to reply, have been accessed. Moral damages or any other punitive awards should
be limited and take into account their likely impact on the wider exercise of
the right to freedom of expression;

– Public officials, because of their status as servants of the people, should
enjoy less protection than ordinary citizens;

– No one should be held liable for the expression of an honestly held opinion;
and

– The burden of proof of the falsity of an allegation in a matter of public
of concern should be on the plaintiff.

Broadcasting Legislation

The independence of the National Commission of Television and Radio must be
strengthened. The entire process for appointing members should be open and democratic,
include full public participation and consultation and should not be dominated
by any particular political or commercial interest. Membership overall should
be required to be reasonably representative of society as a whole. The independence
of the Council of the Public Television and Radio Company must be strengthened
likewise.

The licensing procedures included in the Broadcasting Law of 2000 must also
be made more transparent. In particular, the Commission should provide full
and complete written reasons for the grant or refusal of any broadcasting license
application.

Freedom of Information

The proposed amendments to the Law on Freedom of Information threaten seriously
to undermine the right of access to information. These amendments should be
abandoned and the current law must be implemented with immediate effect. In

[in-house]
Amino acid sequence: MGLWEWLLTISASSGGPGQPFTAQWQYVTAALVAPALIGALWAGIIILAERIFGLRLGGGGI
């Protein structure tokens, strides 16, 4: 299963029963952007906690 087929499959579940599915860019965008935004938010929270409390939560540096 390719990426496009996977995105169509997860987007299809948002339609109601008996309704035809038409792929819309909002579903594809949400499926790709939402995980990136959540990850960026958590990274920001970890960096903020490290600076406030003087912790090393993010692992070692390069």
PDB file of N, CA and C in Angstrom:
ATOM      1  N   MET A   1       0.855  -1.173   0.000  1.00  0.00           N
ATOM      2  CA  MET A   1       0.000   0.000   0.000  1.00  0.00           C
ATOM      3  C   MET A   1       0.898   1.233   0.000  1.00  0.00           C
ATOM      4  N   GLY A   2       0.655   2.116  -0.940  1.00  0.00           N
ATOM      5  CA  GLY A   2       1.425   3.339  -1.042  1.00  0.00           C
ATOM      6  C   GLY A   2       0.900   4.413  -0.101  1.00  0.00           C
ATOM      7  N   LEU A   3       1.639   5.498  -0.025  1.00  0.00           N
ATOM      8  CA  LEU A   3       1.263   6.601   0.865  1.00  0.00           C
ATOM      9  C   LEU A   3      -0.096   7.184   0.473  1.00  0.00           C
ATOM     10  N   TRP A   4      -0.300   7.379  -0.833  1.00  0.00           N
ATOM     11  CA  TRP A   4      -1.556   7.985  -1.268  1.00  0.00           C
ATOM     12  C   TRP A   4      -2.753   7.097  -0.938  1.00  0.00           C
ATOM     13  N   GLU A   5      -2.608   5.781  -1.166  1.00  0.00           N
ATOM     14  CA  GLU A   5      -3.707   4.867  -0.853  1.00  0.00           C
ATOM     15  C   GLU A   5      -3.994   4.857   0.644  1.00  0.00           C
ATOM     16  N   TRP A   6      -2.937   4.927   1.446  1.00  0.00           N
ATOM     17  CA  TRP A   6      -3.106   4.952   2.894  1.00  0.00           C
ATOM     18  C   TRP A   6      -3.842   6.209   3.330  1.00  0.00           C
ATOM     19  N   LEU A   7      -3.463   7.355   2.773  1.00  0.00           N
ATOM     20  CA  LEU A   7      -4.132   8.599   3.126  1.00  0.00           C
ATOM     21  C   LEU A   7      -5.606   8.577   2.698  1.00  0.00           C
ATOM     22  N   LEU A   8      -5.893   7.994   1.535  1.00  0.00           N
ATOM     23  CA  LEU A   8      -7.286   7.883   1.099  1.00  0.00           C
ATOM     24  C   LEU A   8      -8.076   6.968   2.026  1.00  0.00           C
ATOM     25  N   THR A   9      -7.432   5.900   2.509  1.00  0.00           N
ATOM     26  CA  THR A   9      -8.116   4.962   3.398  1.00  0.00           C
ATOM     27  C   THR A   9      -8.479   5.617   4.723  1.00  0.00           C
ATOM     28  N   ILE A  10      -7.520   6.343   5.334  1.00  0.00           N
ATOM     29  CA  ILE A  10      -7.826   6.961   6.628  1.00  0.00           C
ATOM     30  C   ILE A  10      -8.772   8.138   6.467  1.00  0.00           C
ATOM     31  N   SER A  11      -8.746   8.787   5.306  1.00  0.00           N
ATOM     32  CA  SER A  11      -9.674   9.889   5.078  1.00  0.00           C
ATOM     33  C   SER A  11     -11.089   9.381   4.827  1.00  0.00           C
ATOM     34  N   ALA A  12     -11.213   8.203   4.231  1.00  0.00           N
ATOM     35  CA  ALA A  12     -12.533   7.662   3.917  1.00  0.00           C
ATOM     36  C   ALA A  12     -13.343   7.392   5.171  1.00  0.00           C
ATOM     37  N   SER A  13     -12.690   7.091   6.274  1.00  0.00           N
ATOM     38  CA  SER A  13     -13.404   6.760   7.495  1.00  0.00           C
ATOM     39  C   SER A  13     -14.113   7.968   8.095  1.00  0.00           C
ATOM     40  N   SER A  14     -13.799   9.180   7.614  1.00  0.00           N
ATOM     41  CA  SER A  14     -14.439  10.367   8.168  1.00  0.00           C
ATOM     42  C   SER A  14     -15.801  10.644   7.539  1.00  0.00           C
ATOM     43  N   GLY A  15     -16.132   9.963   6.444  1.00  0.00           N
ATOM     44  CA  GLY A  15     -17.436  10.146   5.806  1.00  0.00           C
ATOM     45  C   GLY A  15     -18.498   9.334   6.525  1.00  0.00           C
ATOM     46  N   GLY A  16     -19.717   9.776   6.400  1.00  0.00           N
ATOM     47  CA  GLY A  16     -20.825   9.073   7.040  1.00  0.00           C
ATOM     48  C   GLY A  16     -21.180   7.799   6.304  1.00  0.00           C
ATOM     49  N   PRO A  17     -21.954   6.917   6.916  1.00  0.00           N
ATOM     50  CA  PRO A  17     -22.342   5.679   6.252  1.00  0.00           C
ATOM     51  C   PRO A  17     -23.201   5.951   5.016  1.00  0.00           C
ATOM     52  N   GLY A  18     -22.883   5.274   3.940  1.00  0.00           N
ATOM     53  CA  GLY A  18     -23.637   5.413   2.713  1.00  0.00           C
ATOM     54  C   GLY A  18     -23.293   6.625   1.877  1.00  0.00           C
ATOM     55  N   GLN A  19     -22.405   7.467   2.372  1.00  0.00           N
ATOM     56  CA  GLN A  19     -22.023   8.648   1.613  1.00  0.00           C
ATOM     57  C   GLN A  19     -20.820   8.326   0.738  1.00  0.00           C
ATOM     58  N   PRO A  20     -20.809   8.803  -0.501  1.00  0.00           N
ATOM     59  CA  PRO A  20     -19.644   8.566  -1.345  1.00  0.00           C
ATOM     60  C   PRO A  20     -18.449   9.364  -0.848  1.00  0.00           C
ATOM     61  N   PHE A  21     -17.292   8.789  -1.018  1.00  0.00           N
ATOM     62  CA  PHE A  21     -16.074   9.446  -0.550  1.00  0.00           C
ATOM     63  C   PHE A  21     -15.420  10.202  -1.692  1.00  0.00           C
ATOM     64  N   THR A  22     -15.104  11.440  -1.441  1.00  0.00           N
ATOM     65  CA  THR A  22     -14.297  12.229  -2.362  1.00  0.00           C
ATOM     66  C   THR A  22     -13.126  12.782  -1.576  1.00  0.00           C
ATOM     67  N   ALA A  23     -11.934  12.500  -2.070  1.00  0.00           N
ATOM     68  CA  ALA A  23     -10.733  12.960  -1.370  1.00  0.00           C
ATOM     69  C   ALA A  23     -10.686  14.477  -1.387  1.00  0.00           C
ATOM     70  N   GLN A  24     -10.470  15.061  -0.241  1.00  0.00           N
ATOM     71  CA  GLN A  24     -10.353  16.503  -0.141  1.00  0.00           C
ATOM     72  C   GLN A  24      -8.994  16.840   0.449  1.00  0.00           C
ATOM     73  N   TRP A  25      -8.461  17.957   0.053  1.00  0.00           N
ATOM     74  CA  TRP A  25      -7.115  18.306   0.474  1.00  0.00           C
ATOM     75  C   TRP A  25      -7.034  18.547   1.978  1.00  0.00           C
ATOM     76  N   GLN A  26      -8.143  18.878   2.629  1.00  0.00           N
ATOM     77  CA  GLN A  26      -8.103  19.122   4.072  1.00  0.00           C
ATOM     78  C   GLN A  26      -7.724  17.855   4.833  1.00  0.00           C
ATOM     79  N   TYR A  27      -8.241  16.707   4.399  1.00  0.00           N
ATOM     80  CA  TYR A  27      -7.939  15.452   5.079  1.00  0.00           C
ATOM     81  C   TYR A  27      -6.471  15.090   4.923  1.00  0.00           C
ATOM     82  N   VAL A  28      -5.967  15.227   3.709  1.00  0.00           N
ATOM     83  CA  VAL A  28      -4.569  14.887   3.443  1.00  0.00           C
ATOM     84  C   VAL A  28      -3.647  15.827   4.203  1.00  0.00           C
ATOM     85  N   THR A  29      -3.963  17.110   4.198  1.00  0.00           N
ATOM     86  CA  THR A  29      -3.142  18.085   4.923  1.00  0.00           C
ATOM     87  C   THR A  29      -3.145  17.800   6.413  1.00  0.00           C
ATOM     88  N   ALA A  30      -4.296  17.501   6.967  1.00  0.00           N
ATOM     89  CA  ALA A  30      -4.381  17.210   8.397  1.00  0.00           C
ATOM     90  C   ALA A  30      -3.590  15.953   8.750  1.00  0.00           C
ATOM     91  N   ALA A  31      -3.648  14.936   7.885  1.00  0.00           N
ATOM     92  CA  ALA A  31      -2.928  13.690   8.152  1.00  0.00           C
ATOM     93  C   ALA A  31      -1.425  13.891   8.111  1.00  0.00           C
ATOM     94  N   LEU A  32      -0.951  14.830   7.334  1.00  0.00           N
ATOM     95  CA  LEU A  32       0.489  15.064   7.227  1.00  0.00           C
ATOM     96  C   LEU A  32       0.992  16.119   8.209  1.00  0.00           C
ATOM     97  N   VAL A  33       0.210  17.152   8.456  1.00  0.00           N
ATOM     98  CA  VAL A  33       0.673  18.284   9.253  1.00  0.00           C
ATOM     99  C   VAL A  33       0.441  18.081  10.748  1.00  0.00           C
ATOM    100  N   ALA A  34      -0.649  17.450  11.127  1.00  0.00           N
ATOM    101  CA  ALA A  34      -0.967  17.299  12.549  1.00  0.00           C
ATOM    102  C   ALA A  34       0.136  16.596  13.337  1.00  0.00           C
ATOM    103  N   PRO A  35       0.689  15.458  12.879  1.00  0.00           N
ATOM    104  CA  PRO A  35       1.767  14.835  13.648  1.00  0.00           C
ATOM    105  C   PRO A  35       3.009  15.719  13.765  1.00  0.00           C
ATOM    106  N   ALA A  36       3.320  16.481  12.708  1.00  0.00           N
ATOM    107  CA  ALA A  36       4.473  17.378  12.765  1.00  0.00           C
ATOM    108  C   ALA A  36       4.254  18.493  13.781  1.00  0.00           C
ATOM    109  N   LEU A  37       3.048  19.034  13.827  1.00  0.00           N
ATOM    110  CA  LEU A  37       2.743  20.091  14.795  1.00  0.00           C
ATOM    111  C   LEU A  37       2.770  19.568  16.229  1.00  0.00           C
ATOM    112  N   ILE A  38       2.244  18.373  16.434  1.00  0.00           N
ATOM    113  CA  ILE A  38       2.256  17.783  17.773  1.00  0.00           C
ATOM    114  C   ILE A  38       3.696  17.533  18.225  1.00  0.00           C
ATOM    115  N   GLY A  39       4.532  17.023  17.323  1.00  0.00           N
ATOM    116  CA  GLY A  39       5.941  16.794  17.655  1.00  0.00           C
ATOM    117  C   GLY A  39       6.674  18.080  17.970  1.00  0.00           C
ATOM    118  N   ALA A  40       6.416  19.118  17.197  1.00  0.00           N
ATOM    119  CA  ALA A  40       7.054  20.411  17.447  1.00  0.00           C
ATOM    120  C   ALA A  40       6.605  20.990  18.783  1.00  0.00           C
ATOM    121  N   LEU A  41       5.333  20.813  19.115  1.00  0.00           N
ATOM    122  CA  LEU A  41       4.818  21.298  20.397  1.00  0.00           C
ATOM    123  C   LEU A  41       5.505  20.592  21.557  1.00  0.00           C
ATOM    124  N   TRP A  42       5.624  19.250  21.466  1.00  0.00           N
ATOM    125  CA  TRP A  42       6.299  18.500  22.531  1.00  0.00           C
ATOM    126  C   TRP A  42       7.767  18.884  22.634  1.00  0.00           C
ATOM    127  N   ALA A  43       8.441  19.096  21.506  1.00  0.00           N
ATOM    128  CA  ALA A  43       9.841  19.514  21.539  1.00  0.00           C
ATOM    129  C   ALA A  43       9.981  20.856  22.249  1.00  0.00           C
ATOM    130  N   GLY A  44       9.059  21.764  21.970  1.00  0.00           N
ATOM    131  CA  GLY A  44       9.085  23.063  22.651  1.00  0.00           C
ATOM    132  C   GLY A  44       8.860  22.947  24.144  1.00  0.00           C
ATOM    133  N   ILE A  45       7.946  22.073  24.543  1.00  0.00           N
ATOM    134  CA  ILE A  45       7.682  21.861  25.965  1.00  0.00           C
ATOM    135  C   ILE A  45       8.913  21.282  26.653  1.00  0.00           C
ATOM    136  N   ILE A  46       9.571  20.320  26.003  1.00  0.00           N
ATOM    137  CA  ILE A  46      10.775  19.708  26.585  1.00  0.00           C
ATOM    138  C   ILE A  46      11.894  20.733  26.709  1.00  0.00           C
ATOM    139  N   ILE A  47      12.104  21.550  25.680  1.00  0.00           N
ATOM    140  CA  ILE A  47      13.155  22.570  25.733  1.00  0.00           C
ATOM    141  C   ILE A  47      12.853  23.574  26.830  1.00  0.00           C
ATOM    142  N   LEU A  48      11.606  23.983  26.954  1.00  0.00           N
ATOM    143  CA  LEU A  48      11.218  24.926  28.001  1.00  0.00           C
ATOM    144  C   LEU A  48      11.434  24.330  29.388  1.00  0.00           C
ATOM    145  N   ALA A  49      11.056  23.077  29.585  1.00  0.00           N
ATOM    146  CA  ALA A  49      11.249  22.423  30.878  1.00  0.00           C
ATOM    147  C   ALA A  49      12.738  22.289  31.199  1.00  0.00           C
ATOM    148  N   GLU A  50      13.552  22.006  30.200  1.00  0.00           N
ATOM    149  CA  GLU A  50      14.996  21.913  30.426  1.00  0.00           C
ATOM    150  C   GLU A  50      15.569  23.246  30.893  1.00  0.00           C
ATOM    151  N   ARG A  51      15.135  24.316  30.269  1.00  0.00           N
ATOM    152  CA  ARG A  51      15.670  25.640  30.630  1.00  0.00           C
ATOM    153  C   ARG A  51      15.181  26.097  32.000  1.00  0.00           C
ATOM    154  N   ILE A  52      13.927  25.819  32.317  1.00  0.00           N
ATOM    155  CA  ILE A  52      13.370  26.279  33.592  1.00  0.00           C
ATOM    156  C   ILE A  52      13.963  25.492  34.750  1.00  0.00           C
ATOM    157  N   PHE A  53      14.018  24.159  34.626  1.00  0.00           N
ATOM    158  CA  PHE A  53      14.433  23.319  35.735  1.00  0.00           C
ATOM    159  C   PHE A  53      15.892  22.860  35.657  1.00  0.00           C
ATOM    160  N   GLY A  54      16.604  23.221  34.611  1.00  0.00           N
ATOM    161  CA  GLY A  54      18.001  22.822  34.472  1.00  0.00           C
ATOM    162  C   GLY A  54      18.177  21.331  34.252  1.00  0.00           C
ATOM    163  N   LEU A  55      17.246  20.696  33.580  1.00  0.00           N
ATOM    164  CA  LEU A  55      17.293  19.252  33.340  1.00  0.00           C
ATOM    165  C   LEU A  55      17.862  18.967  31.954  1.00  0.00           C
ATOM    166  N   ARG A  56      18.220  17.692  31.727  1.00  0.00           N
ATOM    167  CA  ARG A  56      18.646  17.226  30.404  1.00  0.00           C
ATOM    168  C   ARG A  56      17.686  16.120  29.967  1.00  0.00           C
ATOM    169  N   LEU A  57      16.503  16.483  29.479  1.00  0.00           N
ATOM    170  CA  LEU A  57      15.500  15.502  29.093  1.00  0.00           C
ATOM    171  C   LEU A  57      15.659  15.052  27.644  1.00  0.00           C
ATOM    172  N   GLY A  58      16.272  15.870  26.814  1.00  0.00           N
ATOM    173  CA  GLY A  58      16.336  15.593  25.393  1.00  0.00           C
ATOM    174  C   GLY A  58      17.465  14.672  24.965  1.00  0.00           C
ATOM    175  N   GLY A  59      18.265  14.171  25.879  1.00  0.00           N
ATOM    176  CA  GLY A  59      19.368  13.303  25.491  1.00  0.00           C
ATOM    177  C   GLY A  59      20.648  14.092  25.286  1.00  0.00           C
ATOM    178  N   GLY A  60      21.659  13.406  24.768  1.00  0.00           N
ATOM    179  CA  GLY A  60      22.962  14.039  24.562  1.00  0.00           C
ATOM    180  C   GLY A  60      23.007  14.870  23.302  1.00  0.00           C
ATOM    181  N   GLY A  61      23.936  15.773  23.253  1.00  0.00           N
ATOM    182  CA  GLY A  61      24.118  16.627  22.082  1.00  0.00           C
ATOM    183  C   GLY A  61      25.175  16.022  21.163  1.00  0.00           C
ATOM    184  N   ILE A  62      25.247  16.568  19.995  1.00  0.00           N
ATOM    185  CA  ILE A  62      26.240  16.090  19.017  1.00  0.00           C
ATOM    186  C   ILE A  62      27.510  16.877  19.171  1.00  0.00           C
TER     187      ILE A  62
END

particular, the implementing rules and regulations necessary to make the Law
operational must be prepared immediately, in an open and consultative process.

Any future amendments to the Law must promote rather than restrict the right
to access to information, for example by limiting fees and reducing restrictions,
and be adopted in a consultative process fully involving civil society, as supported
by the OSCE Office in Yerevan. We welcome the statement of intent made by the
Minister of Justice in this regard and we ask that before any further discussions
take place, a report is published in which the concerns of the Ministry of Justice
with regard to the September 2003 Law are clearly set out.

Mass Media Legislation

We welcome steps taken in the Law on Mass Communication to protect journalists’
sources, and we also welcome the statement made by the Deputy Minister of Justice
regarding further work to bring criminal procedure laws in line with this. At
the same time, we are highly concerned at the restriction the law places on
the dissemination by journalists of classified information. This restriction
violates international standards and must be removed.

We are also concerned that the accreditation procedures currently being prepared
should promote, not restrict, the right of journalists to report on the activities
of state bodies. They should be fair, transparent and independently administered,
and not create yet another bureaucratic hurdle for journalists to overcome.

Consultation

We request that a permanent group be set up with the Ministry of Justice to
involve fully civil society representatives in any discussion of present or
future laws and regulations that affect the exercise of the right to freedom
of expression, including the implementation of these laws. This group should
collaborate and consult with the Working Group under the parliamentary Commission
on Science, Education, Culture and Youth Issues.”